Watkins v Woolas: QBD 5 Nov 2010

The petitioner said that in the course of the election campaign, the respondent Labour candidate had used illegal practices in the form of deliberately misleading and racially inflammatory material.
Held: The claim succeeded, and the election result was set aside. The defendant had made several untrue statements relating to the character of the petitioner, fully aware that he had no reasonable ground for thinking them true.
The earlier case law still applied save as required to reflect the Human Rights Act. However: ‘section 106 is directed at protecting the right of the electorate to express its choice at an election, which right is protected by Article 3 of the First Protocol. Section 106 seeks to ensure that the electorate expresses its opinion in the choice of the legislature on the basis of facts and competing policy arguments rather than on false assertions as to the personal character or conduct of the candidates. That can properly be described as a pressing social need. Section 106 is also directed at protecting the reputation of candidates at an election which is protected by article 8 of the ECHR. In truth the two interests, that of the electorate and of other candidates, overlap or converge. False statements which relate to a candidate’s personal character or conduct distort, or may distort, the electorate’s choice and hence the democratic process.’ The provisions of the Act were proportionate.
The court made use of defamation law to identify the difference between comment and assertions of fact.

Teare J, Griffith Williams J
[2010] EWHC 2702 (QB)
Representation of the People Act 1983 106 120, European Convention on Human Rights 10
England and Wales
CitedThe North Division of the County of Louth 1911
Madden J explained the Act: ‘The Act of 1895 afforded a further protection to constituencies and to candidates. The mischief against which it was directed was an abuse of the right of free discussion by the dissemination among a constituency of . .
CitedFairbairn v Scottish National Party 1979
Lord Ross held that a statement made during the course of an election campaign, which suggested that the pursuer (a member of parliament) did not collect his constituency mail from the House of Commons Post office was an attack on his character as a . .
CitedBowman v The United Kingdom ECHR 19-Feb-1998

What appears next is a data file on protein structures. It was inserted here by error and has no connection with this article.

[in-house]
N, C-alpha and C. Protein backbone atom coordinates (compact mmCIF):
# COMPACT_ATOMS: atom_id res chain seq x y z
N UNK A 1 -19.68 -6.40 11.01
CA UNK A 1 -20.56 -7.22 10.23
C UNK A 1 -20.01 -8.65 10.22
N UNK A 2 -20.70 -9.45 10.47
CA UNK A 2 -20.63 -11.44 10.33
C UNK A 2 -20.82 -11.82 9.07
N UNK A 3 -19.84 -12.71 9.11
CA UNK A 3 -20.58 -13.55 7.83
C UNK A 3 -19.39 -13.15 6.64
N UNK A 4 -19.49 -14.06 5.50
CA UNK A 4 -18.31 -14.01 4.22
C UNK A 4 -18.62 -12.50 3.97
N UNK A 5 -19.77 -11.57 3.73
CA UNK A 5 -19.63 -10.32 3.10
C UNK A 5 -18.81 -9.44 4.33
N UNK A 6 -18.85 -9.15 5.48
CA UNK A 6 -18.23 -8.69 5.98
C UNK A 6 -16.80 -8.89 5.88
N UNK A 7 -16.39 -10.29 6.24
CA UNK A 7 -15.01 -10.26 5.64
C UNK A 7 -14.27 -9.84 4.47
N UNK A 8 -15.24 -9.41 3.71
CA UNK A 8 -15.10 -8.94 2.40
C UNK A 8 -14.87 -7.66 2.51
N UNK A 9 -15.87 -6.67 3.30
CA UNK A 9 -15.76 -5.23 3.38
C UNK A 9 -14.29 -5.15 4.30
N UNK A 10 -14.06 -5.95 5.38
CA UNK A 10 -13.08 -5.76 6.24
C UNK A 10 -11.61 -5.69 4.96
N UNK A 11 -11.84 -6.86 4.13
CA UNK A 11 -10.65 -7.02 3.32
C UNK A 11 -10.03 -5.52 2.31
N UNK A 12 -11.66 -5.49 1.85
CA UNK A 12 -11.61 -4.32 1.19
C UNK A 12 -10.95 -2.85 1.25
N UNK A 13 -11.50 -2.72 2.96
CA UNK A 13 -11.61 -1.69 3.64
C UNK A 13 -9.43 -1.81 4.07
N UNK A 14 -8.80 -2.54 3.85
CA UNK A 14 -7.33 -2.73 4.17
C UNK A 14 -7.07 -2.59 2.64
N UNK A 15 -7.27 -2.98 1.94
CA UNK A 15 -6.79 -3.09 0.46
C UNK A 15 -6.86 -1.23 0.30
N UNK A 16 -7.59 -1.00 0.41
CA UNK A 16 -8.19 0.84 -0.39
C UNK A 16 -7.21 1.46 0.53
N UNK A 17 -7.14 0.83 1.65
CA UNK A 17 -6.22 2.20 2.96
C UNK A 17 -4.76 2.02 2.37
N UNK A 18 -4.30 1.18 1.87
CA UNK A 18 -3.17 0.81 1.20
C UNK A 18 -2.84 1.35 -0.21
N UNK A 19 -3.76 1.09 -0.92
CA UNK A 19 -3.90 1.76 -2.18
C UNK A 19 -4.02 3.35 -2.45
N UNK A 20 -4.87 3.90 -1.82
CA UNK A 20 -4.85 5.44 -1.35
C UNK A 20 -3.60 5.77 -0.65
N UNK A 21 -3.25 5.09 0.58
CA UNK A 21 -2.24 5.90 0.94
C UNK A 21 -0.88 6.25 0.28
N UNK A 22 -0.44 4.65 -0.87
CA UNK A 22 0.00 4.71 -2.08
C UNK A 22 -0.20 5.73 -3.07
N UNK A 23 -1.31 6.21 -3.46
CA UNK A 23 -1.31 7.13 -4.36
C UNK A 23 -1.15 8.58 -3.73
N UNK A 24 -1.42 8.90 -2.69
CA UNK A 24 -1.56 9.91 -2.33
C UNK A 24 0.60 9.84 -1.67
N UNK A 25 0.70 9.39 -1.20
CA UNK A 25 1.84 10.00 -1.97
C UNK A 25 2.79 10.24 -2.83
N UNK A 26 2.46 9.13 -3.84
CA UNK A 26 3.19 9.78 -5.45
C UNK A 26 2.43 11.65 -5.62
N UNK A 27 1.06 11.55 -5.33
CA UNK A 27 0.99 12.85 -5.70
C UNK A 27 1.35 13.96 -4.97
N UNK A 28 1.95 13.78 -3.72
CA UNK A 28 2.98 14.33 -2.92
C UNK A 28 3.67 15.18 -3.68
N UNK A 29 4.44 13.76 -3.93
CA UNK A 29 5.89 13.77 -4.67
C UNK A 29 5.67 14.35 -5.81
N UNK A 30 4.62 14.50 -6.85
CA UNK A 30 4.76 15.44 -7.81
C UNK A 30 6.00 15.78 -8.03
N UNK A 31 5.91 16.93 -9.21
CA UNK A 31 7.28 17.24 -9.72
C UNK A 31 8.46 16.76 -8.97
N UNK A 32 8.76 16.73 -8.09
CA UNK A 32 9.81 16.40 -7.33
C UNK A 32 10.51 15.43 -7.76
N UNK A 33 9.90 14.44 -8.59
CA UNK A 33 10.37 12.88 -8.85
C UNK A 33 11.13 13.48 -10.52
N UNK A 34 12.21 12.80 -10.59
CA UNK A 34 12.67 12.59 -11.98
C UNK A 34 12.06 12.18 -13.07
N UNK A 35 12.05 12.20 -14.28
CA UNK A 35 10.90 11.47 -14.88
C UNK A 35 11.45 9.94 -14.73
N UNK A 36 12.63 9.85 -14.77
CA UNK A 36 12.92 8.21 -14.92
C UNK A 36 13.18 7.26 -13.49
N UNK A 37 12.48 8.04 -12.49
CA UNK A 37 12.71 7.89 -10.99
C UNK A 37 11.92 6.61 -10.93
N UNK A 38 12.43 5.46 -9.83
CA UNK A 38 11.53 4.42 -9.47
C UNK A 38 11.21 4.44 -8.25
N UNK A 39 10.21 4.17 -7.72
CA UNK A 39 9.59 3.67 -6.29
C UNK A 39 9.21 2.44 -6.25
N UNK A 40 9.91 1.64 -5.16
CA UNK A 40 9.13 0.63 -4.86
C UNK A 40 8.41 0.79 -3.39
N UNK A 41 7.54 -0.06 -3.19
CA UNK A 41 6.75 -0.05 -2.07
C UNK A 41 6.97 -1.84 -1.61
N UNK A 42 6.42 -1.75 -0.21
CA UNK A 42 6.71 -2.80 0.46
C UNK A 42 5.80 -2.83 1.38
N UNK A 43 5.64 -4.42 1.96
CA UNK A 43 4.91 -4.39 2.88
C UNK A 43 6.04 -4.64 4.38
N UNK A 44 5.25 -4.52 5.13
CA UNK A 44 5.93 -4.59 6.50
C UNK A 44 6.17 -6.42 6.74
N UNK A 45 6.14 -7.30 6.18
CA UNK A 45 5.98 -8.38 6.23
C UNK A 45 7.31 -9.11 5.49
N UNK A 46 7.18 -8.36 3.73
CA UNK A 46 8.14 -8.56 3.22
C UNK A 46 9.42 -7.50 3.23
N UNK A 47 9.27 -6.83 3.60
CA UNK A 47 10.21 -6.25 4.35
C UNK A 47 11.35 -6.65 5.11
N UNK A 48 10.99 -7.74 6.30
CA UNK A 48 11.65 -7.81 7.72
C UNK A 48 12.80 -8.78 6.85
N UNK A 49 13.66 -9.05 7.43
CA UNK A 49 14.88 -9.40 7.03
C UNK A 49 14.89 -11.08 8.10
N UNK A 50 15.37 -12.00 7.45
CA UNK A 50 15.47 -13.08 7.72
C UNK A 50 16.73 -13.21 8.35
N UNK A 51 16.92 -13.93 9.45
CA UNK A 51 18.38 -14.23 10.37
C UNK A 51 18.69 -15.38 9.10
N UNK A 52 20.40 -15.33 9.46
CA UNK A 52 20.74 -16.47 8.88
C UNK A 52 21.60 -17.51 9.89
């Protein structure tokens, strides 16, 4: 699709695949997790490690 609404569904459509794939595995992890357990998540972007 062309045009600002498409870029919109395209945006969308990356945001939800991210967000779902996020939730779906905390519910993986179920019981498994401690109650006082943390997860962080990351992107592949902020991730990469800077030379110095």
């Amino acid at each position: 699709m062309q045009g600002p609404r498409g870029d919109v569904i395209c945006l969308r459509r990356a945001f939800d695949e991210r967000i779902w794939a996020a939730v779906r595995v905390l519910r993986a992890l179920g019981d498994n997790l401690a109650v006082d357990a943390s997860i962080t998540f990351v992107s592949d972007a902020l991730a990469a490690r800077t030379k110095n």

UK Electoral law went too far to restrict freedom of speech when limiting the amounts spent by third parties discussing candidates. The legislative provision in question was held to operate, for all practical purposes, as a total barrier to Mrs . .
CitedRegina v Rowe, ex parte Mainwaring and Others CA 27-May-1992
An allegation of ‘undue influence’ in an election required proof of both a fraudulent device and some real influence. The court was satisfied that it would not be desirable to have a different standard of proof in different courts on the same issue. . .
CitedSheldrake v Director of Public Prosecutions; Attorney General’s Reference No 4 of 2002 HL 14-Oct-2004
Appeals were brought complaining as to the apparent reversal of the burden of proof in road traffic cases and in cases under the Terrorism Acts. Was a legal or an evidential burden placed on a defendant?
Held: Lord Bingham of Cornhill said: . .
CitedRegina v Johnstone HL 22-May-2003
The defendant was convicted under the 1994 Act of producing counterfeit CDs. He argued that the affixing of the name of the artist to the CD was not a trade mark use, and that the prosecution had first to establish a civil offence before his act . .
CitedRegina v Shayler HL 21-Mar-2002
The defendant had been a member of the security services. On becoming employed, and upon leaving, he had agreed to keep secret those matters disclosed to him. He had broken those agreements and was being prosecuted. He sought a decision that the . .
CitedHayward v Thompson CA 1981
A later publication by the same defendant can be used to identify the plaintiff in an earlier publication. If the defendant did intend to refer to the plaintiff, it may be enough if the recipient understood it as referring to the plaintiff . .
CitedSkuse v Granada Television CA 30-Mar-1993
The claimant complained that the defendant had said in a television programme that he had failed to act properly when presenting his expert forensic evidence in court in the trial of the Birmingham Six.
Held: The court should give to the . .
CitedBonnick v Morris, The Gleaner Company Ltd and Allen PC 17-Jun-2002
(Jamaica) The appellant sought damages from the respondent journalists in defamation. They had claimed qualified privilege. The words alleged to be defamatory were ambiguous.
Held: The publishers were protected by Reynolds privilege. The court . .
CitedBritish Chiropractic Association v Dr Simon Singh CA 1-Apr-2010
The defendant appealed against a ruling that the words in an article – ‘This organisation is the respectable face of the chiropractic profession and yet it happily promotes bogus treatments’ – were statements of fact, and were not comment.
Cited by:
See AlsoWoolas, Regina (on The Application of) v The Speaker of The House of Commons Admn 3-Dec-2010
The claimant sought to challenge the decision of an Election court setting aside his election as a Member of Parliament. The court was asked to decide whether it had jurisdiction to review a determination by the Election Court of a point of law, and . .
CitedErlam and Others v Rahman and Another QBD 23-Apr-2015
The petitioners had alleged that the respondent, in his or his agent’s conduct of his campaign to be elected Mayor for Tower Hamlets in London in May 2014, had engaged in corrupt and illegal practices.
Held: The election was set aside for . .

Lists of cited by and citing cases may be incomplete.

Elections, Human Rights

Leading Case

Updated: 02 November 2021; Ref: scu.425808